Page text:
What could be so important that all teachers and students at Eastern Christian High School suspend their plans for an hour to learn about it? If it involved gingerbread people, trust and the image of God, would you be curious? The teachers at Eastern Christian High School believe that there is a lesson that is that important, and we stopped everything to learn more.
Imagine that you are a student and participated in the following activities:
Can you remember a time when someone betrayed your trust? What would you like to say to that person? Spend a few minutes writing about that experience.
Talk to your classmates: What are the common threads in broken trust?
What are the characteristics of a trustworthy person? As a group, use the sketch (fondly known as the gingerbread person) to represent them visually.
Discuss the following with your class. What does it mean to have a trustworthy teacher?
Review the Academic Integrity Policy, and discuss what it means to be a trustworthy student.
Take a few minutes to answer the following:
- You were assigned to write a paper on Thomas Jefferson. You wrote an “A” paper on Thomas Jefferson last year. You turn in the paper you wrote last year.
- You really like the Prezi presentation your friend did. Using his/her presentation you replace the information to make it meet the requirements of your assignment. You present the altered Prezi presentation in class.
- You did not have time to complete your vocabulary assignment. You feel pretty confident you know the words and can do well on a quiz. You quickly copy down the answers your friend wrote so you can turn something in.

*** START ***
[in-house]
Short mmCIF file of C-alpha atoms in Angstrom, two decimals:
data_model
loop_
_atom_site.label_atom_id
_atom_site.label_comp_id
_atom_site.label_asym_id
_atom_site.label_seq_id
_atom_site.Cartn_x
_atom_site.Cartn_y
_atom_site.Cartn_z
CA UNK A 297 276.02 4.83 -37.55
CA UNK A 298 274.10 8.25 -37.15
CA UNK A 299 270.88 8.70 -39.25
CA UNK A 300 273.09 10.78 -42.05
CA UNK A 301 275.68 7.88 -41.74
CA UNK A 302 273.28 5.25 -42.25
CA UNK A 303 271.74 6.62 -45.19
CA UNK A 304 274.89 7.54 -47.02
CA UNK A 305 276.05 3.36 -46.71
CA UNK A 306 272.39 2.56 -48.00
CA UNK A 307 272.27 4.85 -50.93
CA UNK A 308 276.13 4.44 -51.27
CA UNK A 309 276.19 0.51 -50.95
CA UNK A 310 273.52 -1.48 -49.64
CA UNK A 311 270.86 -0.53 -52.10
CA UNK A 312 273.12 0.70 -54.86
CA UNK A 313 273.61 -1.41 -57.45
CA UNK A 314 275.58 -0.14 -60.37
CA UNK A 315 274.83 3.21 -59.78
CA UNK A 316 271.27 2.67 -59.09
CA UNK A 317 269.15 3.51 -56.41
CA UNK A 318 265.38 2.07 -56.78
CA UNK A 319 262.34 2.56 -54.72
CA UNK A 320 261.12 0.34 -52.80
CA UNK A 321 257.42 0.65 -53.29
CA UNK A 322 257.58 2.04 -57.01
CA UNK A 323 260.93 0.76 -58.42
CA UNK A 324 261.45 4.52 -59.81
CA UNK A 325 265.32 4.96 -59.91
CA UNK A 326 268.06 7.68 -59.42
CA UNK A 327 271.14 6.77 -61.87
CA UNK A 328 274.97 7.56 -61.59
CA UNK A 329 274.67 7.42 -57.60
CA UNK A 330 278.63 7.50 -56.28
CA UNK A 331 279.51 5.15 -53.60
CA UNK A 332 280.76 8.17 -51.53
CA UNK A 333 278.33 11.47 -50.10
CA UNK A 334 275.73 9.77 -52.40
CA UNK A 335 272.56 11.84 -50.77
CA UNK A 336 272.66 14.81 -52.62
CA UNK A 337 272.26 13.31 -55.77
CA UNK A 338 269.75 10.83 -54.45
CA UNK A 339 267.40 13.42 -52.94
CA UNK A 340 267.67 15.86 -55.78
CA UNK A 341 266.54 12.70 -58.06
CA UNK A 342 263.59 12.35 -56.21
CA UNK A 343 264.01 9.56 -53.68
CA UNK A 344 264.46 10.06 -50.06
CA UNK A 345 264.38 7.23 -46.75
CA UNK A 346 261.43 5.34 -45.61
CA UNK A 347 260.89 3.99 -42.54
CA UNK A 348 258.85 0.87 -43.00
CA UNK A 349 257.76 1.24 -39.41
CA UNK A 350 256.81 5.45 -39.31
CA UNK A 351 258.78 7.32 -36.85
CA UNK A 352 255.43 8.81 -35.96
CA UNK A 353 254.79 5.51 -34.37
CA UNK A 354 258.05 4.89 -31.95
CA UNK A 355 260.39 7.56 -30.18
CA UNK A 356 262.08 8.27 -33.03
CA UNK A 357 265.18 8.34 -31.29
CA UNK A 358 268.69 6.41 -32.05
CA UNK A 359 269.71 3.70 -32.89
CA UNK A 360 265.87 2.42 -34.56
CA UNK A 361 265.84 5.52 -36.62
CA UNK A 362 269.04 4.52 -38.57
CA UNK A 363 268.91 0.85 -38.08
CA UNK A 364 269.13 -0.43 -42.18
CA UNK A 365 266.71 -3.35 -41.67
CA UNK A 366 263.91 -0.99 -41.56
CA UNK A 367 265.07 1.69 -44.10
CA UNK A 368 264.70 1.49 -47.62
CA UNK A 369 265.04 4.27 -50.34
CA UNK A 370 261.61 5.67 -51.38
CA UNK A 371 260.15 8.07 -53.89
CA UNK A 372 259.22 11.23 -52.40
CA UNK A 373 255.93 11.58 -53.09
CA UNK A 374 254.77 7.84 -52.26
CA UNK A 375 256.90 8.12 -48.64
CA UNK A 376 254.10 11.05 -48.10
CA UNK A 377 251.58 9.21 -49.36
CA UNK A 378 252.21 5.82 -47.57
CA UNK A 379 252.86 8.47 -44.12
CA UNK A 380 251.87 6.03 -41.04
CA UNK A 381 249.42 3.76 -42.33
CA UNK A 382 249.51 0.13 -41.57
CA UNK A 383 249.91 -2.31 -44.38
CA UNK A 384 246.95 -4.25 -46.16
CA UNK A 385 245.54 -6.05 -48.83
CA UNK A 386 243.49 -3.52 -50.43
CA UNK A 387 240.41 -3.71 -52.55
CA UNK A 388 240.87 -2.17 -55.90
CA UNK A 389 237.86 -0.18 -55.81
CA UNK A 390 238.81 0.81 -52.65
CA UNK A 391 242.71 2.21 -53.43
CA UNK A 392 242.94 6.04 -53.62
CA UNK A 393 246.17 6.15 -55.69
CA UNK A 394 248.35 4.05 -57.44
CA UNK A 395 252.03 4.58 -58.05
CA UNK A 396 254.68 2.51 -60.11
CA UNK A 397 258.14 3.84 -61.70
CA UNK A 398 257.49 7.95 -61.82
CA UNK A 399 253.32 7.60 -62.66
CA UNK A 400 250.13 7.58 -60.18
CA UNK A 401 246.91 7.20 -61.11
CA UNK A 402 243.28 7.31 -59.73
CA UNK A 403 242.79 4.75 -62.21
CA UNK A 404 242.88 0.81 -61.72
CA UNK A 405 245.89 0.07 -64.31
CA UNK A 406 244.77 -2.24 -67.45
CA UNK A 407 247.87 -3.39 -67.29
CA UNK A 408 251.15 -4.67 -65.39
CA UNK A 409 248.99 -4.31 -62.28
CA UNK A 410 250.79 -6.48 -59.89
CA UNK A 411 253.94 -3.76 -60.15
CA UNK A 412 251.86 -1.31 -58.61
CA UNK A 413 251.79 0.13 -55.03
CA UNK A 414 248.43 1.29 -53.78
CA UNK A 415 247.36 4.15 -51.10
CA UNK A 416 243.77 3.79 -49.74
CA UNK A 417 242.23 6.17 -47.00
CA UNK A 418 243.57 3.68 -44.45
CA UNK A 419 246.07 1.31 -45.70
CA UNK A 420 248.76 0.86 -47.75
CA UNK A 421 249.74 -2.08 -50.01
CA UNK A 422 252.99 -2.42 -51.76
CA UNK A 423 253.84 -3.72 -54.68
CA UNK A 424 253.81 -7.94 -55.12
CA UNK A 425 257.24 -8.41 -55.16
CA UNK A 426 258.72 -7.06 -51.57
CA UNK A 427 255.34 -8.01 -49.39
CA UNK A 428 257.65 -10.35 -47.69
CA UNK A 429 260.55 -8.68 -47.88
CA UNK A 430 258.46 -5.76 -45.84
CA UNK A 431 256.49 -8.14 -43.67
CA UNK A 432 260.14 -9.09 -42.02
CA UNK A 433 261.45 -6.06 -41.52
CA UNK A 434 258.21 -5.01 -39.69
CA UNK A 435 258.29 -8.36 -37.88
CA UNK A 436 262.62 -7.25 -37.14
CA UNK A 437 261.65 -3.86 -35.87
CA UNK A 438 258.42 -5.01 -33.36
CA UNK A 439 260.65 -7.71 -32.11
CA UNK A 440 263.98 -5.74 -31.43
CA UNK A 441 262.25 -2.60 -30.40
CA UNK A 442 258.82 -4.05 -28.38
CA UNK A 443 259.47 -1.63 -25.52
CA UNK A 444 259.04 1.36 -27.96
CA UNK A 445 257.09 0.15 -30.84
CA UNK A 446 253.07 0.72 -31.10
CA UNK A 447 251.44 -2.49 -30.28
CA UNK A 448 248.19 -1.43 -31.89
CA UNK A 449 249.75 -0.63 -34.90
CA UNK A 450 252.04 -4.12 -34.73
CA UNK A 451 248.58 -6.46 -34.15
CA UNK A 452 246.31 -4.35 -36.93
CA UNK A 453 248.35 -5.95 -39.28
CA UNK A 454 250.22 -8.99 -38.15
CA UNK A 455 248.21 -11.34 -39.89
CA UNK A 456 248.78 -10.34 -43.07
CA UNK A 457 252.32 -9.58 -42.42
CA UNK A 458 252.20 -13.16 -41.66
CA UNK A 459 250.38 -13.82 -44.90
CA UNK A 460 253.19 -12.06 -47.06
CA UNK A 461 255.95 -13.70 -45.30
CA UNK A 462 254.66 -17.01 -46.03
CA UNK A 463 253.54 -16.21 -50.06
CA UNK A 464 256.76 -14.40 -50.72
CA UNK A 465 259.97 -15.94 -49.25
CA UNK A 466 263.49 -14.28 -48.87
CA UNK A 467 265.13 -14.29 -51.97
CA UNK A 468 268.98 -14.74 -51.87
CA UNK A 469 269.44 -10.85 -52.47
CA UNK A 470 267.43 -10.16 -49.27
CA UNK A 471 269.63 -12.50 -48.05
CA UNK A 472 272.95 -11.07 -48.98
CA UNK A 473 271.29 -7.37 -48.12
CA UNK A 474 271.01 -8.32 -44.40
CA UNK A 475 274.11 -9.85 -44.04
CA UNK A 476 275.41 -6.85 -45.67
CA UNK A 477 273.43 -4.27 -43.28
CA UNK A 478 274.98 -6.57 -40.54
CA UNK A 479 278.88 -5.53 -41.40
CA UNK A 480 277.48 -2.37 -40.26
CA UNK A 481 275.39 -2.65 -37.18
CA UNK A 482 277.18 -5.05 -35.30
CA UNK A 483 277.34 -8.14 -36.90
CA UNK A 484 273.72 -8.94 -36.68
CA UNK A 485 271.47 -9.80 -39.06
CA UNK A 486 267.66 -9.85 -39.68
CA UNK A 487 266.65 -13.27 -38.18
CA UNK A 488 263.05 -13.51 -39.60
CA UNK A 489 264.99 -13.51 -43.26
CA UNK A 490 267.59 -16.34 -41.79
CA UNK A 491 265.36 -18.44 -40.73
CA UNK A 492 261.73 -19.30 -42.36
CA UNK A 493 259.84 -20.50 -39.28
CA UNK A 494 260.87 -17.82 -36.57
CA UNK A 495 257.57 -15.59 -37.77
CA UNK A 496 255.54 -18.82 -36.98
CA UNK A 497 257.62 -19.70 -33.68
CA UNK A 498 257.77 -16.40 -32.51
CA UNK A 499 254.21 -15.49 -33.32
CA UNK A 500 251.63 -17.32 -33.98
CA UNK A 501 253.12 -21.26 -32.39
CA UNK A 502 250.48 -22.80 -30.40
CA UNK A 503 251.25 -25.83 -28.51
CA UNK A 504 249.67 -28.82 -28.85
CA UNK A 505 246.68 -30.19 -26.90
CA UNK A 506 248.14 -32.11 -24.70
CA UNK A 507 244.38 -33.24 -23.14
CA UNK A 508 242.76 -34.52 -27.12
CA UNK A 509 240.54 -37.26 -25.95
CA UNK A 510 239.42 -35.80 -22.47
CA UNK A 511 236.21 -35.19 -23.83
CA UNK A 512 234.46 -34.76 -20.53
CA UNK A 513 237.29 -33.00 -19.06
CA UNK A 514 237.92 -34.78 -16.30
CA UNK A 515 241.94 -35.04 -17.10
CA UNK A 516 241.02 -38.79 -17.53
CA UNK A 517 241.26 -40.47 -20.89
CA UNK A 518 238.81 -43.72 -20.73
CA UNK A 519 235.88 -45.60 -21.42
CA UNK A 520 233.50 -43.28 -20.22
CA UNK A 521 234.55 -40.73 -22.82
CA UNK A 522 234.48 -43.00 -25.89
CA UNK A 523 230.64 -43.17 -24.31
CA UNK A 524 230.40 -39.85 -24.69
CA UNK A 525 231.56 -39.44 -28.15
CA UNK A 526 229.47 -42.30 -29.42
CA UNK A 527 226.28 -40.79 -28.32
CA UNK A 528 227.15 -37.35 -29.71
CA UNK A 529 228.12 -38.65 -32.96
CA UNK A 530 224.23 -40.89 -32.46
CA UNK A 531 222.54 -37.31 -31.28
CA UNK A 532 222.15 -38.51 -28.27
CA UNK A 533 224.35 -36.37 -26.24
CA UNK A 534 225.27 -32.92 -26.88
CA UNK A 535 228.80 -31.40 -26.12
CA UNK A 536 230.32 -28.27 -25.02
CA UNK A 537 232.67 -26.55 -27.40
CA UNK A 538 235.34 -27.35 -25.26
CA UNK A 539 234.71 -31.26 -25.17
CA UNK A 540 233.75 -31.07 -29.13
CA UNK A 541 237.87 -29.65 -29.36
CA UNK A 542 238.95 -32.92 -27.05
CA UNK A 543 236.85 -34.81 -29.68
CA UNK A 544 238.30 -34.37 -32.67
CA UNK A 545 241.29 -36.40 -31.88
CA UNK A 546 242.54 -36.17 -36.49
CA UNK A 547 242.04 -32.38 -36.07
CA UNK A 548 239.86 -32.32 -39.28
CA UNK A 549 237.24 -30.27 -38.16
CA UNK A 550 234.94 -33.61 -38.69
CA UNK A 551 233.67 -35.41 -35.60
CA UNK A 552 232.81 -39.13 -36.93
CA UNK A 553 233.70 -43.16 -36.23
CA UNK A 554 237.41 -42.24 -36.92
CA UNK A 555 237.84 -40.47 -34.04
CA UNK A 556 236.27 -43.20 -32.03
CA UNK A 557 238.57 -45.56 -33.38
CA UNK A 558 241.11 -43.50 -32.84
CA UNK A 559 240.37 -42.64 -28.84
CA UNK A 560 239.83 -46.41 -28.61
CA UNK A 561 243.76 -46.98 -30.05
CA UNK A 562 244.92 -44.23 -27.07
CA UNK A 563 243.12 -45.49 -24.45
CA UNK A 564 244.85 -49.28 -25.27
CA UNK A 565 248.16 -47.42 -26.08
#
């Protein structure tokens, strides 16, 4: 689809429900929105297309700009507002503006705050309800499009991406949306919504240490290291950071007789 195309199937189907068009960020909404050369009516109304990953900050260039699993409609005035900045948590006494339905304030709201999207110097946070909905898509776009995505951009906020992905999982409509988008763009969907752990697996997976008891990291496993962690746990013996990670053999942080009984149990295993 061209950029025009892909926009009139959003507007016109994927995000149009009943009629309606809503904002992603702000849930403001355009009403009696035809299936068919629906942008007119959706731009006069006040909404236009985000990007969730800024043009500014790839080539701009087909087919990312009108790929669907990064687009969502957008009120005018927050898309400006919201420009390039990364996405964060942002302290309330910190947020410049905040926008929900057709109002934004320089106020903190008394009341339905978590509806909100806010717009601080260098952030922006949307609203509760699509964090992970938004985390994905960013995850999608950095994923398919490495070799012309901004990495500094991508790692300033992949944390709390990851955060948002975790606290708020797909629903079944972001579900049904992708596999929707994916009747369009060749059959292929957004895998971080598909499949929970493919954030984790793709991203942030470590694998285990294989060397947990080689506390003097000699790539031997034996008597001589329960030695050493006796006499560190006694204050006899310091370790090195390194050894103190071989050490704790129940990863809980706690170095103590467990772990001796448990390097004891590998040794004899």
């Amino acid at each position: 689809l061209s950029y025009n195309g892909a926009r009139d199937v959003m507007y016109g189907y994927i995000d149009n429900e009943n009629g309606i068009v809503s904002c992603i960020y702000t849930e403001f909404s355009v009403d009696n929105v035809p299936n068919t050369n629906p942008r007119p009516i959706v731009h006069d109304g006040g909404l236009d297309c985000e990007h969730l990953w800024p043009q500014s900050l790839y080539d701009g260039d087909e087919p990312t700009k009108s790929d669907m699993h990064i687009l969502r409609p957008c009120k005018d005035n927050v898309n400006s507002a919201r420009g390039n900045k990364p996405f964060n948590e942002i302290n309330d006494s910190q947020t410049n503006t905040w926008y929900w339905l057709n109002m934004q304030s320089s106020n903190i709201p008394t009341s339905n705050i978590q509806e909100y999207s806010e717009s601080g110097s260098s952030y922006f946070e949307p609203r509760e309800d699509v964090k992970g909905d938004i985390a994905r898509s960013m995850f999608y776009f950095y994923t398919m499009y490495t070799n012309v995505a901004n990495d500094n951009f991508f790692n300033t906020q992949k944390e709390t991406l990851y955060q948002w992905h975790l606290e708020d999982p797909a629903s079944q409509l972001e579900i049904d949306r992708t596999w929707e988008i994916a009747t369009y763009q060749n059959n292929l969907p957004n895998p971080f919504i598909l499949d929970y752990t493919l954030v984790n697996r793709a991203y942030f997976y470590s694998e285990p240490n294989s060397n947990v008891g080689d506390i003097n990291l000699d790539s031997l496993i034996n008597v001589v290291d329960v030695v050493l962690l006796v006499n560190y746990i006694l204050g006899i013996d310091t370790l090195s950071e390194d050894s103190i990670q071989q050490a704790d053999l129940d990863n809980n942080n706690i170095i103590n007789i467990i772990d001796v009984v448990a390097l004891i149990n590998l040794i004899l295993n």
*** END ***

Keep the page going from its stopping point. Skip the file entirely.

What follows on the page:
- You are having an essay test tomorrow. You form a study group with some friends to review notes and discuss possible questions the teacher may ask.
- Your friend was not able to complete an assignment. You share a copy of the document you are going to turn in so he/she can read it and revise it. Your friend then turns in his/ her revised copy.
Short answer: “Do you believe you have violated a person’s trust if you give him/her the impression you have finished a task when you have not?”
Why this is that important:
As the Academic Integrity Policy states:
As Christians we are called to reflect integrity in all aspects of our lives. Eastern Christian honors this calling by outlining clear standards and concrete expectations for modeling ethical character in the classroom. Supporting the core values of the institution, we strive for excellence, develop responsibility, and seek Truth. Through these pillars, Eastern Christian students must conduct themselves accordingly, demonstrating integrity through honest academic work. Honesty is defined as upholding and speaking truth. Integrity is fulfilling the core values with or without the presence of others. Ethical character is foundational to the education of our young people. Seeking after our Savior’s example, Eastern Christian deeply values and upholds integrity in all aspects of our professional academic environment, culture, and community.
Academic dishonesty—including plagiarism, cheating or copying the work of another, using technology for illicit purposes, or any unauthorized communication between students for the purpose of gaining advantage during an examination—is strictly prohibited. Despite temptations and/or pressures to receive good grades, students are expected to focus upon mastery of the material to the best of their personal abilities. Violations of academic integrity will not be tolerated and will be handled firmly and consistently.
In a world in which information is available in the touch of a finger, or the swipe of a screen, opportunities to compromise integrity abound. Our desire is for students to know what integrity means, in academics and beyond. We also want them to have the sure knowledge that we should look a little bit like the quickly created gingerbread silhouettes, and increasingly like the trustworthy God who created us in his image!